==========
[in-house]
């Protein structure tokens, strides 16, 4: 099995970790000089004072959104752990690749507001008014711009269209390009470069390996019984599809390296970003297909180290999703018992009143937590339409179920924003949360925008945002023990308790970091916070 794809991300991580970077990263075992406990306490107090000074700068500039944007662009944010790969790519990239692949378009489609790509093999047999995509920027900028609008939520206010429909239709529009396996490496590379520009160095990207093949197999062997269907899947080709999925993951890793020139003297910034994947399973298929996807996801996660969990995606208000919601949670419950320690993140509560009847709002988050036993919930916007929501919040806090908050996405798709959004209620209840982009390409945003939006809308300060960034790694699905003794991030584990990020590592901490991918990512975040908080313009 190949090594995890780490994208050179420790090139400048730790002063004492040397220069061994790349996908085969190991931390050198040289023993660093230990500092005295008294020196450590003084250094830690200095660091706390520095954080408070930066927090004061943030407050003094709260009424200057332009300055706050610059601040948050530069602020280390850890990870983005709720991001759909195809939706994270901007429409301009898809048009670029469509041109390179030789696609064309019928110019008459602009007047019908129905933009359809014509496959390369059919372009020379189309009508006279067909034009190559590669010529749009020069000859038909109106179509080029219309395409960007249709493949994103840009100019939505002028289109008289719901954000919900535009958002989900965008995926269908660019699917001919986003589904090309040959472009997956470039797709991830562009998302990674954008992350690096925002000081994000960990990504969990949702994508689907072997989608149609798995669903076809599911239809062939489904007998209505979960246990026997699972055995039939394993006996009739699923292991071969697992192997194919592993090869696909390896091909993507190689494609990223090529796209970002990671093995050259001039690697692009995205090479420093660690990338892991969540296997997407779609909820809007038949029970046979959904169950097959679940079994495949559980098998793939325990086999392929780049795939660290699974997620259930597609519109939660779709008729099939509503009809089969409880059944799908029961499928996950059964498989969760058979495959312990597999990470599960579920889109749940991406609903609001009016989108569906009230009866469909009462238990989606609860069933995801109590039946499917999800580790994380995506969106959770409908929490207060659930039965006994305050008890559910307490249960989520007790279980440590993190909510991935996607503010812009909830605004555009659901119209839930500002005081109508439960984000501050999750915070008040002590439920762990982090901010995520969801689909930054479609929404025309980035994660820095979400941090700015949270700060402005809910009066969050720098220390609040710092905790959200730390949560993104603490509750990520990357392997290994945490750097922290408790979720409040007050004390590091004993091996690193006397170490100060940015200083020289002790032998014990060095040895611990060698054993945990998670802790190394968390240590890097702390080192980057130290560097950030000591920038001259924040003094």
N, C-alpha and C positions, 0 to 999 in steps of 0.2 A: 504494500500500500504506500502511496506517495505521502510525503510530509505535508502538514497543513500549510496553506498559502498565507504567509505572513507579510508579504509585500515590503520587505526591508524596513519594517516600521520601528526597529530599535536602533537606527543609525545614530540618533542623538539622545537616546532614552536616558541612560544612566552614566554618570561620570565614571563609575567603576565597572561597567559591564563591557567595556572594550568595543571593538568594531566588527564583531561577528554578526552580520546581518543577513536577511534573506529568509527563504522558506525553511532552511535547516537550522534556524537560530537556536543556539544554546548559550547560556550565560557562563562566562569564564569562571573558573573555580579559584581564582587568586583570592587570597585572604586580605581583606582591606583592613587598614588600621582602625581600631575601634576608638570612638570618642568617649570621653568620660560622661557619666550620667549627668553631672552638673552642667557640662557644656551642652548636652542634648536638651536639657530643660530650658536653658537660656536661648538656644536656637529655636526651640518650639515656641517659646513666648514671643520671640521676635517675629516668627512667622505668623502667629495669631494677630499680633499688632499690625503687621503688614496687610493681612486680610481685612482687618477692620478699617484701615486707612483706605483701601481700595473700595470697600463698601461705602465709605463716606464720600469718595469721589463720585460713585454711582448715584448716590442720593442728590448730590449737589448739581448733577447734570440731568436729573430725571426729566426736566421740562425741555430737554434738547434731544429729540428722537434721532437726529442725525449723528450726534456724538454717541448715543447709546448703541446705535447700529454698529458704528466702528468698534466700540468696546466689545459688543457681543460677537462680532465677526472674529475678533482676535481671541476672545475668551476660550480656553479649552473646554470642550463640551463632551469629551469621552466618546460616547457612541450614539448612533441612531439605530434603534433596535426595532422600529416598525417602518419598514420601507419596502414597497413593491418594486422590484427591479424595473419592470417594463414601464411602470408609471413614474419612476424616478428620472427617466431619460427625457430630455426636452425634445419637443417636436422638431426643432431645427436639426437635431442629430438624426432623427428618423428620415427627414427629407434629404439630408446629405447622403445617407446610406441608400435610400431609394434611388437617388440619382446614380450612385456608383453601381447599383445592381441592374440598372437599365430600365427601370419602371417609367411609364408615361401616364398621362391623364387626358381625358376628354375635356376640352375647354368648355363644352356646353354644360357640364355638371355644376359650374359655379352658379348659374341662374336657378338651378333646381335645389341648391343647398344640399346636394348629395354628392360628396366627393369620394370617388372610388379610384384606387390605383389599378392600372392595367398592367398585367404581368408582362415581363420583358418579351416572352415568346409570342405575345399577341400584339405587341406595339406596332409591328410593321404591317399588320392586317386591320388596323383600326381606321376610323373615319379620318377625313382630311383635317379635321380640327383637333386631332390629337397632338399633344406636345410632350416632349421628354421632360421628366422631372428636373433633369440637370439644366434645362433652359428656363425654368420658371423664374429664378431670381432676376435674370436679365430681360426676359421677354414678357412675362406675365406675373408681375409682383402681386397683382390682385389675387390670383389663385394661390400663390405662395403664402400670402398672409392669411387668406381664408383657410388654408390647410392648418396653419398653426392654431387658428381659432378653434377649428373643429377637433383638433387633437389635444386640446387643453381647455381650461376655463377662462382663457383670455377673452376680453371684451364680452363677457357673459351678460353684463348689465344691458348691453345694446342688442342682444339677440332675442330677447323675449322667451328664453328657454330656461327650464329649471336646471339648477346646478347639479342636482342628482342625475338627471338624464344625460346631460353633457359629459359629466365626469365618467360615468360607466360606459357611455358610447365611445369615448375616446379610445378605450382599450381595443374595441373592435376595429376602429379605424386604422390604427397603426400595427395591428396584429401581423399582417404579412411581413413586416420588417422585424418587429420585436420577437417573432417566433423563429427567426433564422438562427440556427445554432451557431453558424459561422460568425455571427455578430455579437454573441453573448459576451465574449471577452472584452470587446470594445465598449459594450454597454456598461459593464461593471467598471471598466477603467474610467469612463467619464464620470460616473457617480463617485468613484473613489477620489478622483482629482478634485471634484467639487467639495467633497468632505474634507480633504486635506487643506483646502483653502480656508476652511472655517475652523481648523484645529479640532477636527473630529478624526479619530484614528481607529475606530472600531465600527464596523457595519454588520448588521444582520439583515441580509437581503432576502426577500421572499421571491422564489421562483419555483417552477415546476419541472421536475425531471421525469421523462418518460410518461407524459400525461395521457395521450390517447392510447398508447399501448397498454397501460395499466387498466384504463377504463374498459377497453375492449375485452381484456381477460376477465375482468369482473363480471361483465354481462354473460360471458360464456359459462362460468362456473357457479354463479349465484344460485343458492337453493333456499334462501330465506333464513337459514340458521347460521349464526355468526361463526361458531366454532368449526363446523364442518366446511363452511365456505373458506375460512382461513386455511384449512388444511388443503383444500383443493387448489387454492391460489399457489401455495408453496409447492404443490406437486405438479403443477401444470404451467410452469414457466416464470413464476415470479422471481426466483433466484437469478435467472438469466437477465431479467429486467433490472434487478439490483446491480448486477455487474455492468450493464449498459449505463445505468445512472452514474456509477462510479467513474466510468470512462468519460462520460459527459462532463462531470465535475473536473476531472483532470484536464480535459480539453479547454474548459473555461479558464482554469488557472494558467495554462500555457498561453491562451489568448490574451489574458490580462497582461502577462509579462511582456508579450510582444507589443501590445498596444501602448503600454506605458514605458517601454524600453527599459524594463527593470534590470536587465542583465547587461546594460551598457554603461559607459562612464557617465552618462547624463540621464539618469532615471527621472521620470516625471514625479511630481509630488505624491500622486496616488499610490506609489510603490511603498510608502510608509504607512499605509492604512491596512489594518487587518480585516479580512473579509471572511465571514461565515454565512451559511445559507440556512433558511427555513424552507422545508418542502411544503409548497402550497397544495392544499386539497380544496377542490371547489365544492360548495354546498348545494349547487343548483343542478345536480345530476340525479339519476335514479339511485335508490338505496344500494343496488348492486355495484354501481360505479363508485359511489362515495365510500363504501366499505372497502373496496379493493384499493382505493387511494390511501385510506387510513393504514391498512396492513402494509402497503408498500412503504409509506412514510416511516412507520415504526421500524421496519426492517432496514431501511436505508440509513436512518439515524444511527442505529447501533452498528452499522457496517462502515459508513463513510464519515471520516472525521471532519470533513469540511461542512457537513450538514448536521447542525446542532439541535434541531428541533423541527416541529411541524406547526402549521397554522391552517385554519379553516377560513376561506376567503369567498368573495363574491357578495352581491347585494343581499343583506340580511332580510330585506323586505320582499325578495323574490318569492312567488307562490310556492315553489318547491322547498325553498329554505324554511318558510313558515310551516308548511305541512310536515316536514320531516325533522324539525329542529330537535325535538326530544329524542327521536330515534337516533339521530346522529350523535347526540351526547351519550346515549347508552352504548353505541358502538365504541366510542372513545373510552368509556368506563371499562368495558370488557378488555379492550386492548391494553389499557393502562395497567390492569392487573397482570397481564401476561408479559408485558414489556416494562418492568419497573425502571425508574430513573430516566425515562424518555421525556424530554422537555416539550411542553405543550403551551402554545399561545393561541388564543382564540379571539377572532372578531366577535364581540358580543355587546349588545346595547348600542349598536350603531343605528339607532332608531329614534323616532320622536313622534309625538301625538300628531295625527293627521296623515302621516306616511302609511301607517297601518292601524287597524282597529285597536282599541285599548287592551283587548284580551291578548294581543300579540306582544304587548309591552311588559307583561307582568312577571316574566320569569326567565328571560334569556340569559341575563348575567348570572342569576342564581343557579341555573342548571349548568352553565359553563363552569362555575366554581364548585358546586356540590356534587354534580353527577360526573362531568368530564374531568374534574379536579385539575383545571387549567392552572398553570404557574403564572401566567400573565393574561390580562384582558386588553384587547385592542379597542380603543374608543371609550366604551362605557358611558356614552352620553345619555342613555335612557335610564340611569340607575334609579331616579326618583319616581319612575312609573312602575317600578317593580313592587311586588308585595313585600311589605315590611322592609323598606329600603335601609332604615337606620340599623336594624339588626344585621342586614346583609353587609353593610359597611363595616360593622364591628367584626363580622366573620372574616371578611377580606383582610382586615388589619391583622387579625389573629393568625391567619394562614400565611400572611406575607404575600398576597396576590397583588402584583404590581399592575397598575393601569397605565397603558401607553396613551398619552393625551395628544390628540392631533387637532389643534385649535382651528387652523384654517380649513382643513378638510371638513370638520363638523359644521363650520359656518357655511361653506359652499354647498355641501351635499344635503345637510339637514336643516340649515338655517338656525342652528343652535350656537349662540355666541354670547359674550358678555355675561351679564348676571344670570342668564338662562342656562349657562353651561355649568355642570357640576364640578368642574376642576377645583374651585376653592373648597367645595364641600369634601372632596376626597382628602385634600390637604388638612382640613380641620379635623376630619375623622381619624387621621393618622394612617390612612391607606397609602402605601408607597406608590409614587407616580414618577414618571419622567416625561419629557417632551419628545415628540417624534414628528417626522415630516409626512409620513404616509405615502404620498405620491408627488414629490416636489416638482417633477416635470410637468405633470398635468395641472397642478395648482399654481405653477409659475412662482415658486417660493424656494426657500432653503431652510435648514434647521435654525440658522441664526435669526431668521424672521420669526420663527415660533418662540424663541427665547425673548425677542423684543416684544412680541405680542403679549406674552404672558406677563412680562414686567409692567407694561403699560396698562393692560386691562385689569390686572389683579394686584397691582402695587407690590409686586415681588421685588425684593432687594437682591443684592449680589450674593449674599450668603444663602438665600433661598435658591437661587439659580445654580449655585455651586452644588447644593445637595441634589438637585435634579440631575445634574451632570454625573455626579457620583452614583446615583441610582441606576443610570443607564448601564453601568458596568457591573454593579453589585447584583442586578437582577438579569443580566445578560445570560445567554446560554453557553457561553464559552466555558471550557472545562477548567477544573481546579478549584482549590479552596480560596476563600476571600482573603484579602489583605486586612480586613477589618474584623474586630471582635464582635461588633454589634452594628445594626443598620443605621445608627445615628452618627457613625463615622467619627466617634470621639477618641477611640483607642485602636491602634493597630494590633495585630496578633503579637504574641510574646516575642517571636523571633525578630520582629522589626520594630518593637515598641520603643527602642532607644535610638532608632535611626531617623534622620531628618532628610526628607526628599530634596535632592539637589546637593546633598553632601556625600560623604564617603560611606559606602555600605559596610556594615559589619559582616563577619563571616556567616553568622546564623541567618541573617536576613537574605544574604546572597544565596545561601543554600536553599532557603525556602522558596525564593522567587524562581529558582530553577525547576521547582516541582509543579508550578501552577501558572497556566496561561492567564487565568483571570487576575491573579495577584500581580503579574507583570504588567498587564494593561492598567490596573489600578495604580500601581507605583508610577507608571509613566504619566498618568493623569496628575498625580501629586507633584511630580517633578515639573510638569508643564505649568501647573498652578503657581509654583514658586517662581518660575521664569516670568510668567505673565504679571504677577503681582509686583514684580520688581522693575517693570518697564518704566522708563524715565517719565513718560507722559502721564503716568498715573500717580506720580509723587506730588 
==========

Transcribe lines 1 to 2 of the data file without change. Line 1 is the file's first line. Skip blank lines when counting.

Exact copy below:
[in-house]
């Protein structure tokens, strides 16, 4: 099995970790000089004072959104752990690749507001008014711009269209390009470069390996019984599809390296970003297909180290999703018992009143937590339409179920924003949360925008945002023990308790970091916070 794809991300991580970077990263075992406990306490107090000074700068500039944007662009944010790969790519990239692949378009489609790509093999047999995509920027900028609008939520206010429909239709529009396996490496590379520009160095990207093949197999062997269907899947080709999925993951890793020139003297910034994947399973298929996807996801996660969990995606208000919601949670419950320690993140509560009847709002988050036993919930916007929501919040806090908050996405798709959004209620209840982009390409945003939006809308300060960034790694699905003794991030584990990020590592901490991918990512975040908080313009 190949090594995890780490994208050179420790090139400048730790002063004492040397220069061994790349996908085969190991931390050198040289023993660093230990500092005295008294020196450590003084250094830690200095660091706390520095954080408070930066927090004061943030407050003094709260009424200057332009300055706050610059601040948050530069602020280390850890990870983005709720991001759909195809939706994270901007429409301009898809048009670029469509041109390179030789696609064309019928110019008459602009007047019908129905933009359809014509496959390369059919372009020379189309009508006279067909034009190559590669010529749009020069000859038909109106179509080029219309395409960007249709493949994103840009100019939505002028289109008289719901954000919900535009958002989900965008995926269908660019699917001919986003589904090309040959472009997956470039797709991830562009998302990674954008992350690096925002000081994000960990990504969990949702994508689907072997989608149609798995669903076809599911239809062939489904007998209505979960246990026997699972055995039939394993006996009739699923292991071969697992192997194919592993090869696909390896091909993507190689494609990223090529796209970002990671093995050259001039690697692009995205090479420093660690990338892991969540296997997407779609909820809007038949029970046979959904169950097959679940079994495949559980098998793939325990086999392929780049795939660290699974997620259930597609519109939660779709008729099939509503009809089969409880059944799908029961499928996950059964498989969760058979495959312990597999990470599960579920889109749940991406609903609001009016989108569906009230009866469909009462238990989606609860069933995801109590039946499917999800580790994380995506969106959770409908929490207060659930039965006994305050008890559910307490249960989520007790279980440590993190909510991935996607503010812009909830605004555009659901119209839930500002005081109508439960984000501050999750915070008040002590439920762990982090901010995520969801689909930054479609929404025309980035994660820095979400941090700015949270700060402005809910009066969050720098220390609040710092905790959200730390949560993104603490509750990520990357392997290994945490750097922290408790979720409040007050004390590091004993091996690193006397170490100060940015200083020289002790032998014990060095040895611990060698054993945990998670802790190394968390240590890097702390080192980057130290560097950030000591920038001259924040003094």